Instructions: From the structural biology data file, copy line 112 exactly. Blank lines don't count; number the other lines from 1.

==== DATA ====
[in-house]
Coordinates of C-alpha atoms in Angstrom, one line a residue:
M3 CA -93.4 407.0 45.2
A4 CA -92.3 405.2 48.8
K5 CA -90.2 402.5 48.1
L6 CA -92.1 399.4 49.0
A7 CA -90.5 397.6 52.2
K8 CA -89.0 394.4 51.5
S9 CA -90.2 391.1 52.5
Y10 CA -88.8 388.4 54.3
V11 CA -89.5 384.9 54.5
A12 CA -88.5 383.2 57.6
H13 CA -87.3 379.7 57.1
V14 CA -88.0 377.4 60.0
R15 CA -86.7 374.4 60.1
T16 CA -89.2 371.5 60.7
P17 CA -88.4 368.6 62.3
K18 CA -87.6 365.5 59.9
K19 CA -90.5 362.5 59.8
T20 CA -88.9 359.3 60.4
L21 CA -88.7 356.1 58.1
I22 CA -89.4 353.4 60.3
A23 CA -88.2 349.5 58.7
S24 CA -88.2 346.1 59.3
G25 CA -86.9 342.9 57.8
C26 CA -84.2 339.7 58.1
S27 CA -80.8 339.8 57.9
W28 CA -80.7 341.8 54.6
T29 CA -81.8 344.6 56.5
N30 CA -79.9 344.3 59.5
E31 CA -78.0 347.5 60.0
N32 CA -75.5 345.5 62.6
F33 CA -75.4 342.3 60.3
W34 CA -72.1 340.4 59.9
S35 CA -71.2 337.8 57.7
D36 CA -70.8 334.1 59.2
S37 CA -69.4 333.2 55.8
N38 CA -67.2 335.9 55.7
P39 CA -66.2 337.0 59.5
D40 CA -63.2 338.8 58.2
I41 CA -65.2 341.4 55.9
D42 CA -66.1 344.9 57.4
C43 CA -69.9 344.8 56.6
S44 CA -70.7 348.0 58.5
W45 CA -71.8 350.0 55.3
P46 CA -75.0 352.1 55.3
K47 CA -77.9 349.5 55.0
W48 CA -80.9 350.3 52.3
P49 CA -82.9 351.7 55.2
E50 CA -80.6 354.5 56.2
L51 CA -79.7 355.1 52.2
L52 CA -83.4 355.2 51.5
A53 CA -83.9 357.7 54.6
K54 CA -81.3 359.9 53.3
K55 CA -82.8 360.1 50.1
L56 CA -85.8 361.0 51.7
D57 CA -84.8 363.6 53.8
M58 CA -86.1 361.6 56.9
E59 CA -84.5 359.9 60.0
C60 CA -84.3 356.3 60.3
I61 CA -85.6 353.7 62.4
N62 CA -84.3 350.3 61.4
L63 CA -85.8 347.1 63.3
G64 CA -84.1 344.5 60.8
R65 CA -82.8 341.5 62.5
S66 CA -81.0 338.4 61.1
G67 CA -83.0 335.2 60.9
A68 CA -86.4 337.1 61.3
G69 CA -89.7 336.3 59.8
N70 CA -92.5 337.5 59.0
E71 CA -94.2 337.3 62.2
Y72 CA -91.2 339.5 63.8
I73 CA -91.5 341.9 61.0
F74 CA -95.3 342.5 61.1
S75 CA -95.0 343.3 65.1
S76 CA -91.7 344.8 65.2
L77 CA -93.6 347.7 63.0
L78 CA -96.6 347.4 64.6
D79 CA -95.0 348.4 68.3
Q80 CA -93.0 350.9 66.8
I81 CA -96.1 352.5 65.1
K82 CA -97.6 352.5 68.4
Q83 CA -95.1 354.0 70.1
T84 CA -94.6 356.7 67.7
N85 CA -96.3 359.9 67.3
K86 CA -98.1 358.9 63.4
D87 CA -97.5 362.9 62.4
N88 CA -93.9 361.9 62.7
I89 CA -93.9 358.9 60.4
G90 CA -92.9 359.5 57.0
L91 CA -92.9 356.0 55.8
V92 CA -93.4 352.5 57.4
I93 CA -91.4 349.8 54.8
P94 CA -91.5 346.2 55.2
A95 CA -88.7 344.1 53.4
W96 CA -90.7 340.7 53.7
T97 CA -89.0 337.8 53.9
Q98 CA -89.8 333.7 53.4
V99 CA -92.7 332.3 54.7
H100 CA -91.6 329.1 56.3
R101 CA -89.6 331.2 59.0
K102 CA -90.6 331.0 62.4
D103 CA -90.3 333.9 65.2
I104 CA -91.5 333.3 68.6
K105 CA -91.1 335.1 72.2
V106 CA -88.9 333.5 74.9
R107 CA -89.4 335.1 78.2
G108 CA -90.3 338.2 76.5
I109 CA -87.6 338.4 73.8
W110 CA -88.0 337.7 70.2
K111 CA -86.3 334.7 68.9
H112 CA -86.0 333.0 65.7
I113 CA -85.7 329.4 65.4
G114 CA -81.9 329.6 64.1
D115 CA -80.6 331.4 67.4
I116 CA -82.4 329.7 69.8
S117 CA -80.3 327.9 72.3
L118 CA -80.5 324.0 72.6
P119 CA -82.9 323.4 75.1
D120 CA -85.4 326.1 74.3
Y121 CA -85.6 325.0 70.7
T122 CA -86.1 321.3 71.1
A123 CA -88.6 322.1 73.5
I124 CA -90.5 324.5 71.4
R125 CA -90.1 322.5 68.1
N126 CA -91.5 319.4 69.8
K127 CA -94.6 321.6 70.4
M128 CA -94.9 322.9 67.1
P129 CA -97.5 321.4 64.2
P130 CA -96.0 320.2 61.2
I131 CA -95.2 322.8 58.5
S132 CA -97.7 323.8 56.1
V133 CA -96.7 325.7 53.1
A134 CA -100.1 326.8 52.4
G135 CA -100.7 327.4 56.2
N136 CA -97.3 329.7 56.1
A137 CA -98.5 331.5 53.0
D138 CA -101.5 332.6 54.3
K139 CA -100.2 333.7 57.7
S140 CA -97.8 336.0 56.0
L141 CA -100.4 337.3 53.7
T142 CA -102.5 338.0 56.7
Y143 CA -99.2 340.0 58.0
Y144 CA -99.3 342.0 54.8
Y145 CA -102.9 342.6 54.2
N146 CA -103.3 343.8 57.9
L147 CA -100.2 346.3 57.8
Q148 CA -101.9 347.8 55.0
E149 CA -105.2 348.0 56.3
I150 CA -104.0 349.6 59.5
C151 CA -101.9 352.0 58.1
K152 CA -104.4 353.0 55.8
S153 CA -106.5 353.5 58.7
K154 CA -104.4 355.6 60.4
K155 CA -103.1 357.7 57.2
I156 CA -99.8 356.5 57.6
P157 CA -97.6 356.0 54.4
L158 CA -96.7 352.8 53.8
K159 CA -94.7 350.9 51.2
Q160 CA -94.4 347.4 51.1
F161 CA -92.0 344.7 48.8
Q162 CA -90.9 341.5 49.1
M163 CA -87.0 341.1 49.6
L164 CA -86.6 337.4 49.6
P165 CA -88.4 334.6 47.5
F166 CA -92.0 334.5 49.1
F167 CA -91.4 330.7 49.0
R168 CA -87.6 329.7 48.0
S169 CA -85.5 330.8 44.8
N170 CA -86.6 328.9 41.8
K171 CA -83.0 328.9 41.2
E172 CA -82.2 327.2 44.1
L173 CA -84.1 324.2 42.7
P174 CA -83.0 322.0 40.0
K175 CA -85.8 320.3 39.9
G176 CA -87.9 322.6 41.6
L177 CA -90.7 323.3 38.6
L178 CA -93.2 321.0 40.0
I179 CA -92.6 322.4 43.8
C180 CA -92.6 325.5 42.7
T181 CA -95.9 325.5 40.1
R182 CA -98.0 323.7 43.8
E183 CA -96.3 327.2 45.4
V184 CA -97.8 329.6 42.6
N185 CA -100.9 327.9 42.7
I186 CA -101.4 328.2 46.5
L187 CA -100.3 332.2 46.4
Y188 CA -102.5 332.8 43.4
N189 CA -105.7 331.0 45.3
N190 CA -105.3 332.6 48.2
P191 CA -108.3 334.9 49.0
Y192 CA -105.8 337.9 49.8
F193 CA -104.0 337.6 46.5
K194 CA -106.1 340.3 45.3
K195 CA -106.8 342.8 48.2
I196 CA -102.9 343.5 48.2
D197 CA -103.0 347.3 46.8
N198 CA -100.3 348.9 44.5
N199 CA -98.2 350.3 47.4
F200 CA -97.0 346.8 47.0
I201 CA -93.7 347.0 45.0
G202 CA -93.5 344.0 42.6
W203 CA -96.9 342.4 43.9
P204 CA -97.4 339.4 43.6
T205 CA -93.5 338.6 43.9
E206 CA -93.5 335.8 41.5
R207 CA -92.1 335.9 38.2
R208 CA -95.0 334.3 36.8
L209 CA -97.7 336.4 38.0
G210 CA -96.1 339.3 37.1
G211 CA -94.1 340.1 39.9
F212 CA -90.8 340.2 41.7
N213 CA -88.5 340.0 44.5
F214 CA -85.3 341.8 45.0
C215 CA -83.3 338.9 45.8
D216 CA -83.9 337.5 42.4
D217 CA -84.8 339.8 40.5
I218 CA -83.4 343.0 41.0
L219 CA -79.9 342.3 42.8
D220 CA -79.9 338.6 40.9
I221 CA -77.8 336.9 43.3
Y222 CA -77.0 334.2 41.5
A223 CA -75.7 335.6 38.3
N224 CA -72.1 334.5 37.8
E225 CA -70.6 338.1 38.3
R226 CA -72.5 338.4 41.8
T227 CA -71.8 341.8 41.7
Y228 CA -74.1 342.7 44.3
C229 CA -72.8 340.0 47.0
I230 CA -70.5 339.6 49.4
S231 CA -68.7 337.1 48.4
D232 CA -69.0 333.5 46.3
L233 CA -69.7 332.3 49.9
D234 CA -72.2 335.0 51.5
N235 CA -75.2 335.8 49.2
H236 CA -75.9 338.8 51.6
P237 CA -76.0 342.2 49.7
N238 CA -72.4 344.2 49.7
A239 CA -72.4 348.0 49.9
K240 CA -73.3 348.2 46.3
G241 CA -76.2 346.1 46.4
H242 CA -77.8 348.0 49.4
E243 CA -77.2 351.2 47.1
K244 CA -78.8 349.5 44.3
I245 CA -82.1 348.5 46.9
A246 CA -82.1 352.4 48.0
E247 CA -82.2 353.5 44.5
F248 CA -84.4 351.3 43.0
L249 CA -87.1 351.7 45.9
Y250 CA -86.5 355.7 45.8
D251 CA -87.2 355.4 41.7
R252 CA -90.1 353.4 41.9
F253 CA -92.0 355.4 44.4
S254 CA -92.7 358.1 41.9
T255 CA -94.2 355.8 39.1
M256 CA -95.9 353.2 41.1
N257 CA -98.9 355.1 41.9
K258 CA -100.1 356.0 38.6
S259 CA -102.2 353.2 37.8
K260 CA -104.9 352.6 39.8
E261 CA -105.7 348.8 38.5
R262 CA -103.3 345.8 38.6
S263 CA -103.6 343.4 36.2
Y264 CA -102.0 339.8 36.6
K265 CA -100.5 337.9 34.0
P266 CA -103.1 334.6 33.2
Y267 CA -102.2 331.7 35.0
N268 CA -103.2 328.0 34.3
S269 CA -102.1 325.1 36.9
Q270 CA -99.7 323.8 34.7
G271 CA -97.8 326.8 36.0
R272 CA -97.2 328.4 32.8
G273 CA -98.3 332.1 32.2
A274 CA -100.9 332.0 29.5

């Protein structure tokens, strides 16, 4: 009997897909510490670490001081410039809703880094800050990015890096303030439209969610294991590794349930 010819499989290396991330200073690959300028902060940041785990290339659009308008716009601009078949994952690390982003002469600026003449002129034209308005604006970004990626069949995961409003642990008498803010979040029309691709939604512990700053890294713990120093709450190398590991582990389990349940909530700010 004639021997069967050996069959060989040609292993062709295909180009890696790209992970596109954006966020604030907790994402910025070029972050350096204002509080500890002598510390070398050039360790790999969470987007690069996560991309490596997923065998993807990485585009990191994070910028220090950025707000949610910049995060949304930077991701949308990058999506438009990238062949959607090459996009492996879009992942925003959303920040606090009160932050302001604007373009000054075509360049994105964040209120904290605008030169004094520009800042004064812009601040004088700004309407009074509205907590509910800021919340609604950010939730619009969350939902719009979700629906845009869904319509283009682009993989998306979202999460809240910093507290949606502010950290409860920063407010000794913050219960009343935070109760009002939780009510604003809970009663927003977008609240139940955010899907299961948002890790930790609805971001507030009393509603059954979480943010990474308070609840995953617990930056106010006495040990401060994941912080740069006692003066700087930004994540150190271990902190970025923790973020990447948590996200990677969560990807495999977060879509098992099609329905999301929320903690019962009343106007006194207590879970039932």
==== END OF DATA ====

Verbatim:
H112 CA -86.0 333.0 65.7